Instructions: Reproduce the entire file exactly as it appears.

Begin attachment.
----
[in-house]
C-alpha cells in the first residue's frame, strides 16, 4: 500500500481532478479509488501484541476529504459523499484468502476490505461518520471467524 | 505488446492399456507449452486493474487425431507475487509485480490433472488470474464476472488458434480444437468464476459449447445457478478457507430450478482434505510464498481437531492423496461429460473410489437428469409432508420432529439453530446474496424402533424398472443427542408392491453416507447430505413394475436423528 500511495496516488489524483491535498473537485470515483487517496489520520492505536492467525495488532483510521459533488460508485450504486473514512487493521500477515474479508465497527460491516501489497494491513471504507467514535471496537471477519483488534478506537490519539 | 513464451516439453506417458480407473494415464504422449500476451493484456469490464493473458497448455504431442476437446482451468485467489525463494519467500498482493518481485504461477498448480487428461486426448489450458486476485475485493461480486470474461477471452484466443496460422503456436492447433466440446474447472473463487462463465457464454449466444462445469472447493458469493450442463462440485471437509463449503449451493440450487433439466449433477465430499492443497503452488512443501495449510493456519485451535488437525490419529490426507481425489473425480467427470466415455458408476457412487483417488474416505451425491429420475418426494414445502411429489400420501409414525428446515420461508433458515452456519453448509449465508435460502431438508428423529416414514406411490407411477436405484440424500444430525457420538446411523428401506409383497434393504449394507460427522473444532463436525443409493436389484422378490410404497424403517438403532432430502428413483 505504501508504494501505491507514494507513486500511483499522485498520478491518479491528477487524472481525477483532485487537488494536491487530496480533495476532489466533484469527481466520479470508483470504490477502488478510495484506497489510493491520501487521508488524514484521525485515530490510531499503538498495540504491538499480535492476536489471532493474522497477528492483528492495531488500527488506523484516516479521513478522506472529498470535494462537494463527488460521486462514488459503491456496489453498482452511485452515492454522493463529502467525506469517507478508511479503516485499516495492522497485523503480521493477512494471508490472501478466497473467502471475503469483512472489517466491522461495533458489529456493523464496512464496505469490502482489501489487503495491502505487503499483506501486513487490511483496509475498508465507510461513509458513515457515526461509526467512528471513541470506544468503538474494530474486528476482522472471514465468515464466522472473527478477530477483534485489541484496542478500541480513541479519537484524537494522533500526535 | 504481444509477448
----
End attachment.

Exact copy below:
[in-house]
C-alpha cells in the first residue's frame, strides 16, 4: 500500500481532478479509488501484541476529504459523499484468502476490505461518520471467524 | 505488446492399456507449452486493474487425431507475487509485480490433472488470474464476472488458434480444437468464476459449447445457478478457507430450478482434505510464498481437531492423496461429460473410489437428469409432508420432529439453530446474496424402533424398472443427542408392491453416507447430505413394475436423528 500511495496516488489524483491535498473537485470515483487517496489520520492505536492467525495488532483510521459533488460508485450504486473514512487493521500477515474479508465497527460491516501489497494491513471504507467514535471496537471477519483488534478506537490519539 | 513464451516439453506417458480407473494415464504422449500476451493484456469490464493473458497448455504431442476437446482451468485467489525463494519467500498482493518481485504461477498448480487428461486426448489450458486476485475485493461480486470474461477471452484466443496460422503456436492447433466440446474447472473463487462463465457464454449466444462445469472447493458469493450442463462440485471437509463449503449451493440450487433439466449433477465430499492443497503452488512443501495449510493456519485451535488437525490419529490426507481425489473425480467427470466415455458408476457412487483417488474416505451425491429420475418426494414445502411429489400420501409414525428446515420461508433458515452456519453448509449465508435460502431438508428423529416414514406411490407411477436405484440424500444430525457420538446411523428401506409383497434393504449394507460427522473444532463436525443409493436389484422378490410404497424403517438403532432430502428413483 505504501508504494501505491507514494507513486500511483499522485498520478491518479491528477487524472481525477483532485487537488494536491487530496480533495476532489466533484469527481466520479470508483470504490477502488478510495484506497489510493491520501487521508488524514484521525485515530490510531499503538498495540504491538499480535492476536489471532493474522497477528492483528492495531488500527488506523484516516479521513478522506472529498470535494462537494463527488460521486462514488459503491456496489453498482452511485452515492454522493463529502467525506469517507478508511479503516485499516495492522497485523503480521493477512494471508490472501478466497473467502471475503469483512472489517466491522461495533458489529456493523464496512464496505469490502482489501489487503495491502505487503499483506501486513487490511483496509475498508465507510461513509458513515457515526461509526467512528471513541470506544468503538474494530474486528476482522472471514465468515464466522472473527478477530477483534485489541484496542478500541480513541479519537484524537494522533500526535 | 504481444509477448